In Honour of

Elizabeth Kafonika Inia’s

80th Birthday

If we were asked to choose the person who represented the very best of womanhood in the world today we would choose Elisapeti Inia. In our opinion, she also represents the best of Rotuman culture as well. She joins together a brilliant mind and love of learning, with an enduring commitment to preserving Rotuma’s special heritage. No one has done more to preserve the language and customs of her people.

Like her husband and daughters, Elisapeti has the soul of a teacher. She is the first Rotuman woman to be professionally trained as a teacher, and she continues to teach until today. She taught several generations of Rotuman children, many of whom have become successful professionals. She not only inspires her students to excel academically, she also instills in them the importance of being respectful to others, and of valuing service as much as achievement.

In addition, she has given freely of herself to individuals of all kinds who show up at her doorstep—priests, anthropologists, linguists, ethnomusicologists, government officials, and the tiny tots who attend her own little kindy—instructing them in whatever they need to know about Rotuman language and culture. She has taught us in so many ways, not only concerning the ins-and-outs of past and present life on Rotuma, but about the values that make for successful living everywhere. We may not have been her most diligent students, but we are surely among her most grateful.

It has been our privilege to work with Elisapeti  as colleagues, and we take pride in the small contributions we have made to her scholarly publications. Her books on Rotuman proverbs and ceremonies, and her contributions to the New Rotuman Dictionary, are achievements that will be cherished by Rotumans for many generations to come.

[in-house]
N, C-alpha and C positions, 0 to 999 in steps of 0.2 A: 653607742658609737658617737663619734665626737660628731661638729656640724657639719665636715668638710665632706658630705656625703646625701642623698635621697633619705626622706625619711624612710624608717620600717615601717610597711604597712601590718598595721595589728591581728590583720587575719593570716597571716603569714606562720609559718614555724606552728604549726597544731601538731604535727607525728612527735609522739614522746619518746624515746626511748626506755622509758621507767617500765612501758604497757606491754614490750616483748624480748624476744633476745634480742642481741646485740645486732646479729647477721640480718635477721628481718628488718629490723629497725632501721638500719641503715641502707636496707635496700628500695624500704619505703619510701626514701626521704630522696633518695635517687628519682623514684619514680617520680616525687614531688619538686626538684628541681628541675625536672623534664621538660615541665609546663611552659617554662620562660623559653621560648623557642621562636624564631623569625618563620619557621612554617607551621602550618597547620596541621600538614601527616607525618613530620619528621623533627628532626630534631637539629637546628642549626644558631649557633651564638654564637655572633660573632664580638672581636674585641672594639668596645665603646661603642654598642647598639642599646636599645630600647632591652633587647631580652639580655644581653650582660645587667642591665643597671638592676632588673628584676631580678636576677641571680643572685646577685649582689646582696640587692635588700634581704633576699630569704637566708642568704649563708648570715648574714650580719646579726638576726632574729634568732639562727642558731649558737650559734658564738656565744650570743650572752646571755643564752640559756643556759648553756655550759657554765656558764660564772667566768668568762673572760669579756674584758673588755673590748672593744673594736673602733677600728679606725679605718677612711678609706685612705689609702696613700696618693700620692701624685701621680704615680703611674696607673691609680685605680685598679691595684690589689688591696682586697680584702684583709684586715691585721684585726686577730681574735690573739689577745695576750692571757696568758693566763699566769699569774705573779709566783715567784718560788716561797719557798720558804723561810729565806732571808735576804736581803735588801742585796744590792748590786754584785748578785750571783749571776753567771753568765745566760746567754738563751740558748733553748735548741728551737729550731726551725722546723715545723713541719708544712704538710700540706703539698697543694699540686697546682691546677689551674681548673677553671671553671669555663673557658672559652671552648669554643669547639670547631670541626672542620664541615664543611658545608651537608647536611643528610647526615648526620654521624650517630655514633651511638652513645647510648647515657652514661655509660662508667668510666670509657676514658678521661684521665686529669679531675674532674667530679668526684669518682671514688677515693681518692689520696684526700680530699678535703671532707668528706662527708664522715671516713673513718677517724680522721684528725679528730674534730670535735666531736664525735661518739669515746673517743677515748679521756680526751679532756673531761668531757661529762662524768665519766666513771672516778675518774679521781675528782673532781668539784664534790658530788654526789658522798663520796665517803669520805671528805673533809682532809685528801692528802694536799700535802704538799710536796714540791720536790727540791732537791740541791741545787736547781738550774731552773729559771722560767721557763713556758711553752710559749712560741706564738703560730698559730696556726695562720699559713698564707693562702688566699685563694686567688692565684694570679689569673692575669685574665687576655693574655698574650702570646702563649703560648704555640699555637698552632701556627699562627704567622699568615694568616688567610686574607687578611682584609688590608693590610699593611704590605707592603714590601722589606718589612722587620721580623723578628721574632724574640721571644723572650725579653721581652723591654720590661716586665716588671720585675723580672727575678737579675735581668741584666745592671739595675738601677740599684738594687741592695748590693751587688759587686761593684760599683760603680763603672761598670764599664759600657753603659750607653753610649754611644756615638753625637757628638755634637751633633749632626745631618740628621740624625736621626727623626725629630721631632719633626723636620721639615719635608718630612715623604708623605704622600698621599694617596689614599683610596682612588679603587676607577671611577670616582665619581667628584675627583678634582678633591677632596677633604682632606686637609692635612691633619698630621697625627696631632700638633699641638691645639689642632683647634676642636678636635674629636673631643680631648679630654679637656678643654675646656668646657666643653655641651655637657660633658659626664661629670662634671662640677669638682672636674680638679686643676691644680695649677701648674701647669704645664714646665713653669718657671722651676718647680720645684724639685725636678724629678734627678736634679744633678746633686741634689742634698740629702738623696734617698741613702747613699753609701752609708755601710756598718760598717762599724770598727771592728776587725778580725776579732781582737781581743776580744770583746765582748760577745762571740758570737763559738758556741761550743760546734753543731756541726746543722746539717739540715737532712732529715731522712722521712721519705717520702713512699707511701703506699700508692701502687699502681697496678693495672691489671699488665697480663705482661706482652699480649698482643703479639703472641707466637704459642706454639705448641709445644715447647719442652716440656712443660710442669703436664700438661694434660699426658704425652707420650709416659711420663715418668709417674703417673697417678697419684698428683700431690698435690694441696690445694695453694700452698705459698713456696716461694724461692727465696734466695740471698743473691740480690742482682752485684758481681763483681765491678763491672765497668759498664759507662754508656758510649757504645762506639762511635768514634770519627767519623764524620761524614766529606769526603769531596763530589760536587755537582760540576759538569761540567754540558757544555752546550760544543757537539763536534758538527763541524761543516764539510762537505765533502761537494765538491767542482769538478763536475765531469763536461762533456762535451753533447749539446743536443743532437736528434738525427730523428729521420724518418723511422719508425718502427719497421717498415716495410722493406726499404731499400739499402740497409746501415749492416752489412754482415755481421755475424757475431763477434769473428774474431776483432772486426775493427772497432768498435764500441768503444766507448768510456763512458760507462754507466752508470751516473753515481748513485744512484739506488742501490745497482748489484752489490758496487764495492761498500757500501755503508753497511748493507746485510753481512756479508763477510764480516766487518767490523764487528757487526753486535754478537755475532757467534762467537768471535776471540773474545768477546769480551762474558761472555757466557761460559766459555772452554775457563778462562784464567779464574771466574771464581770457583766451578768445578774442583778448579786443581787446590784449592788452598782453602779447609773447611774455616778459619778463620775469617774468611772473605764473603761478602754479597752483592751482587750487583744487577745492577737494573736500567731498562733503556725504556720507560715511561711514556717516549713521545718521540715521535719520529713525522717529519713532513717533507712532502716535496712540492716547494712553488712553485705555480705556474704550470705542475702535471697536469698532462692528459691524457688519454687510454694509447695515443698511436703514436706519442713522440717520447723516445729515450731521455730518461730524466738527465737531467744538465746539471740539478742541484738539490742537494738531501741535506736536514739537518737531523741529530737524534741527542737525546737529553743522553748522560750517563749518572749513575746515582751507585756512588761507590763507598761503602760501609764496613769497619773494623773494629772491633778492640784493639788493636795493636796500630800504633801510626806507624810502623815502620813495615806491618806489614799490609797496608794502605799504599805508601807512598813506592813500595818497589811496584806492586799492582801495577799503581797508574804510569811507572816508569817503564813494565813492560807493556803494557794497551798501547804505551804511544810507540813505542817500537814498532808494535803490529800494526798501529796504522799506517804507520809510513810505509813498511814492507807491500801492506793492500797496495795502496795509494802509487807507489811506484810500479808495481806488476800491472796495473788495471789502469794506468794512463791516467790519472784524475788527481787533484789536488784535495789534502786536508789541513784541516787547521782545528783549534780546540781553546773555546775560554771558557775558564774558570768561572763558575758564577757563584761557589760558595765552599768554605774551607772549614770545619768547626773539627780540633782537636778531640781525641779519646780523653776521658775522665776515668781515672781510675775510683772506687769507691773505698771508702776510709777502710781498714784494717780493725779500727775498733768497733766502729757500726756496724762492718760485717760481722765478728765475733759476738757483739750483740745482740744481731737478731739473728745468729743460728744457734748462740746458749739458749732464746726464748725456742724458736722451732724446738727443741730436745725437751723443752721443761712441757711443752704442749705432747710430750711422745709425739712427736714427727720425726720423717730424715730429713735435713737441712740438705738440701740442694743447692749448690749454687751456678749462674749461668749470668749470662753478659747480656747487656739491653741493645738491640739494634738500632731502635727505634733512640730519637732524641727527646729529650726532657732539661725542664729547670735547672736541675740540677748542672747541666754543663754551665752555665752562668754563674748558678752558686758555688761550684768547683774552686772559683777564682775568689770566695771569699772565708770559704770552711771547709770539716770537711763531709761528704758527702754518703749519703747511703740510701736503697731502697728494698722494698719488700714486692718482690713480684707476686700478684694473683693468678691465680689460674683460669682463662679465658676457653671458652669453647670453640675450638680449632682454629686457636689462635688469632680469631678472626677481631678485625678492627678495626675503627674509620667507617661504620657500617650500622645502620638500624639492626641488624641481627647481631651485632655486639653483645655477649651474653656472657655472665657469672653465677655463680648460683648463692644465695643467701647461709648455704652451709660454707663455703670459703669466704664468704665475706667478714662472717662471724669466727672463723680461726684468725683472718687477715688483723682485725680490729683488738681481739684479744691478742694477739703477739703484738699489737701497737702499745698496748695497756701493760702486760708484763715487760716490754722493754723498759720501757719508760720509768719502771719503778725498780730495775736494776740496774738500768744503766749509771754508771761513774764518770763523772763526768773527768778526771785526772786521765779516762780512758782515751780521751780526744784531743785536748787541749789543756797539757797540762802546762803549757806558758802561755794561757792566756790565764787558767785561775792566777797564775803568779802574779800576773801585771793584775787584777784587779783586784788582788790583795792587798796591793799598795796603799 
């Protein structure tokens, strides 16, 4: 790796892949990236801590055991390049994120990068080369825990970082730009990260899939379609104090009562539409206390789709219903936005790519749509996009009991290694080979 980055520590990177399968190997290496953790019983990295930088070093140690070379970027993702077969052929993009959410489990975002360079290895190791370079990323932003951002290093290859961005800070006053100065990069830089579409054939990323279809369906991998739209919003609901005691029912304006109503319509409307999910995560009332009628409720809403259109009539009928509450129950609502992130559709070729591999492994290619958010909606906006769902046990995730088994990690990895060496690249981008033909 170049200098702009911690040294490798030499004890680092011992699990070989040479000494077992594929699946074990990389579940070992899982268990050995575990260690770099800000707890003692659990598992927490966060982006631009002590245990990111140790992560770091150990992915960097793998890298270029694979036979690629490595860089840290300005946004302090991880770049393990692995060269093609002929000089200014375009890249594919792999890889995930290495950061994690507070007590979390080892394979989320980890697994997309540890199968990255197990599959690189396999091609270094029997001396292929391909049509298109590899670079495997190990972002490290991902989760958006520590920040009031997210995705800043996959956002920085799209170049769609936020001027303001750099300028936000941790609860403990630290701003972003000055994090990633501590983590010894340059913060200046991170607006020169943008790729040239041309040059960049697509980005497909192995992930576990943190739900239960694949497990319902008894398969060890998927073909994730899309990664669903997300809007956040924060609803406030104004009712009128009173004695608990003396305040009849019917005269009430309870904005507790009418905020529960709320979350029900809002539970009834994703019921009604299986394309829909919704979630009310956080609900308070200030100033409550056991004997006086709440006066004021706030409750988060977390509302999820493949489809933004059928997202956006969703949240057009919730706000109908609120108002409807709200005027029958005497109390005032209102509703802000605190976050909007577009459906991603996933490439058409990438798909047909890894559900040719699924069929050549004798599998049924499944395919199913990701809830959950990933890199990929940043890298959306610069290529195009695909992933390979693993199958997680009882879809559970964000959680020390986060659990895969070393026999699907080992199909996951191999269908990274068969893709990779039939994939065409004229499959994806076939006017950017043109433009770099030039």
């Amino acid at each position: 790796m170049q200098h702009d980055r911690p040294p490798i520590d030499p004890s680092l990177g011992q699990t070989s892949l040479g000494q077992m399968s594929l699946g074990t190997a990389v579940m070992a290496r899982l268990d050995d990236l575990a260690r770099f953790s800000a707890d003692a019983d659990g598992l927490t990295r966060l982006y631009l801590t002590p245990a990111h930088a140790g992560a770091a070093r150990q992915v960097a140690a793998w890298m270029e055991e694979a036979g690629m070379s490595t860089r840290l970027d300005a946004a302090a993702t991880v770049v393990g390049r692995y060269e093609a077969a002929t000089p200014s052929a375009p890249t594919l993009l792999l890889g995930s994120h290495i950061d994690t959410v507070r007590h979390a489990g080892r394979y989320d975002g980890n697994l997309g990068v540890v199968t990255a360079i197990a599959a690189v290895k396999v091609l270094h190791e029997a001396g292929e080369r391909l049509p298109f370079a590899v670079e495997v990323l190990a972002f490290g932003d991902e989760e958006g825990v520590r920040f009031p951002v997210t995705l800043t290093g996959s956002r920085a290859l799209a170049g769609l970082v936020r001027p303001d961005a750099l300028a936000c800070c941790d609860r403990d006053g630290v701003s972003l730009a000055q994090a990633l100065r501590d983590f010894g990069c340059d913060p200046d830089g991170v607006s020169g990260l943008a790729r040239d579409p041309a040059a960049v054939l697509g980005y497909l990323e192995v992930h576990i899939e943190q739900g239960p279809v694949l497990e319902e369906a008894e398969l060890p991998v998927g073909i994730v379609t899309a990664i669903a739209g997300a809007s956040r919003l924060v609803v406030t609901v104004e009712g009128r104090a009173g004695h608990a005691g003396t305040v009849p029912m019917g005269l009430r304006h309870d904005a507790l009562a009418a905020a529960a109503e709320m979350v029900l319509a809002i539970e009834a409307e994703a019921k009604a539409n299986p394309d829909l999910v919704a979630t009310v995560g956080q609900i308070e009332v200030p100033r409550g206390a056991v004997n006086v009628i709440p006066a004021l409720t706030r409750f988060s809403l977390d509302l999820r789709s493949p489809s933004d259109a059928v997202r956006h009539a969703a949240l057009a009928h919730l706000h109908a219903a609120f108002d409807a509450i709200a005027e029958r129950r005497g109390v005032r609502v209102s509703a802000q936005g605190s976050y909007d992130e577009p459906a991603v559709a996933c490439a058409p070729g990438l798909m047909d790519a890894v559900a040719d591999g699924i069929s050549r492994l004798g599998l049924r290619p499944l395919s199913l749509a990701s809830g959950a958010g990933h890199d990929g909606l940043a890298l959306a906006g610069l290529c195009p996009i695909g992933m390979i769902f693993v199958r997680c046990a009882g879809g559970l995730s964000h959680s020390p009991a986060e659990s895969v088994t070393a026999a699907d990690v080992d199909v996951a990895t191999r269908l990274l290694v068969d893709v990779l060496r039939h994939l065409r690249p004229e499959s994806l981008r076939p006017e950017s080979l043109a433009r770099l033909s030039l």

Now those of you who have Elisapeti as a teacher probably think of her as someone who is quite proper and strict, so you might have been surprised to see her as Mata, the hån mane‘åk sû, in Vilsoni Hereniko’s film, The Land Has Eyes. Yes, she can be quite a clown, and has a great sense of humour. If she hadn’t become a teacher she might have had quite a successful career as an actress or comedienne.

Even more than her many achievements, what makes Elisapeti Inia such a special person is the way she relates to people. She befriended us, as she has befriended so many others, without reservation and with the utmost generosity. She gives of herself like few others we have known, while asking for, and taking, so little for herself. Giving gifts to Elisapeti is futile, because you know she is going to give them to someone who is more needy. Her friendship, and the love she has shown others over the years, have modeled the joy that friendship can bring into people’s lives. She has certainly brought joy into ours.

But to truly appreciate the kind of person Elisapeti is, one must see her at home in Savlei. Talk about an all-around woman! When she isn’t with her books, teaching someone, preparing a sermon, or translating materials from English to Rotuman or visa-versa, she’s out gardening, fishing, cutting copra, weaving mats, and doing all the chores that others in her position might consider beneath them. But Elsapeti Inia exemplifies that supreme Rotuman virtue—the virtue of humility. That someone so gifted and accomplished can remain humble testifies to the extraordinary quality of her true character.

Elisapeti, we admire and respect you for the kind of person you are, but most of all we love you dearly. We think of your 80th birthday as a time to celebrate, not only your accomplishments, but the happiness you have brought into our lives and the lives of so many others.

Alan ma Jan